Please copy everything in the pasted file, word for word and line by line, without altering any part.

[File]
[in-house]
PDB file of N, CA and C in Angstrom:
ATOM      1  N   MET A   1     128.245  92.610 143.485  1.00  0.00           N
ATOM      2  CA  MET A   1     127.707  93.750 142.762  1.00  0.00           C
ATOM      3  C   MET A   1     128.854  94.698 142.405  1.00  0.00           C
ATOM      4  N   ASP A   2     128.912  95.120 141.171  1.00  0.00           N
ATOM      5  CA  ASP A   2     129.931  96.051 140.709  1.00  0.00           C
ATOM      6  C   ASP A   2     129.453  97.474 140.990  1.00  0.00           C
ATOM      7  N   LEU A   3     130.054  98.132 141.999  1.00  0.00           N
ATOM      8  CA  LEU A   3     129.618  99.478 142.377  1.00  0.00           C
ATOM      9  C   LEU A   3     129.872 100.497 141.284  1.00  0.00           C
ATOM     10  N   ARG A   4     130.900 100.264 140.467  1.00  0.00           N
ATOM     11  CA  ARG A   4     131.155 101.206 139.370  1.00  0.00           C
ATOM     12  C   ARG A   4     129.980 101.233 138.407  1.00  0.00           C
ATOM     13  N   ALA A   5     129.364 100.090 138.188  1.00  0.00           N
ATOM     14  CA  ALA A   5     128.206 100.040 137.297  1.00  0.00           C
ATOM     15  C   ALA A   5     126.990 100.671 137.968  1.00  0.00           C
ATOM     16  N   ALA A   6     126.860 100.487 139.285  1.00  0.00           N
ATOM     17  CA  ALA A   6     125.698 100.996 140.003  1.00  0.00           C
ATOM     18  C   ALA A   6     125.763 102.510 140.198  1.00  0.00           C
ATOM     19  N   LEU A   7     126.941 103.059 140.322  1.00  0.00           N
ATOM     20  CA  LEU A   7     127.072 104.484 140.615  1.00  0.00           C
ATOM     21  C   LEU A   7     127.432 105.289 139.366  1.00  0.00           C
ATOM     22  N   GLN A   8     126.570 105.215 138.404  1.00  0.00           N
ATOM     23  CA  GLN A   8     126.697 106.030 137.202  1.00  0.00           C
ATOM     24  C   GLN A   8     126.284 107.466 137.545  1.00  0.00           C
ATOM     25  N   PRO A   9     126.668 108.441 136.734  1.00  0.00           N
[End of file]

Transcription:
[in-house]
PDB file of N, CA and C in Angstrom:
ATOM      1  N   MET A   1     128.245  92.610 143.485  1.00  0.00           N
ATOM      2  CA  MET A   1     127.707  93.750 142.762  1.00  0.00           C
ATOM      3  C   MET A   1     128.854  94.698 142.405  1.00  0.00           C
ATOM      4  N   ASP A   2     128.912  95.120 141.171  1.00  0.00           N
ATOM      5  CA  ASP A   2     129.931  96.051 140.709  1.00  0.00           C
ATOM      6  C   ASP A   2     129.453  97.474 140.990  1.00  0.00           C
ATOM      7  N   LEU A   3     130.054  98.132 141.999  1.00  0.00           N
ATOM      8  CA  LEU A   3     129.618  99.478 142.377  1.00  0.00           C
ATOM      9  C   LEU A   3     129.872 100.497 141.284  1.00  0.00           C
ATOM     10  N   ARG A   4     130.900 100.264 140.467  1.00  0.00           N
ATOM     11  CA  ARG A   4     131.155 101.206 139.370  1.00  0.00           C
ATOM     12  C   ARG A   4     129.980 101.233 138.407  1.00  0.00           C
ATOM     13  N   ALA A   5     129.364 100.090 138.188  1.00  0.00           N
ATOM     14  CA  ALA A   5     128.206 100.040 137.297  1.00  0.00           C
ATOM     15  C   ALA A   5     126.990 100.671 137.968  1.00  0.00           C
ATOM     16  N   ALA A   6     126.860 100.487 139.285  1.00  0.00           N
ATOM     17  CA  ALA A   6     125.698 100.996 140.003  1.00  0.00           C
ATOM     18  C   ALA A   6     125.763 102.510 140.198  1.00  0.00           C
ATOM     19  N   LEU A   7     126.941 103.059 140.322  1.00  0.00           N
ATOM     20  CA  LEU A   7     127.072 104.484 140.615  1.00  0.00           C
ATOM     21  C   LEU A   7     127.432 105.289 139.366  1.00  0.00           C
ATOM     22  N   GLN A   8     126.570 105.215 138.404  1.00  0.00           N
ATOM     23  CA  GLN A   8     126.697 106.030 137.202  1.00  0.00           C
ATOM     24  C   GLN A   8     126.284 107.466 137.545  1.00  0.00           C
ATOM     25  N   PRO A   9     126.668 108.441 136.734  1.00  0.00           N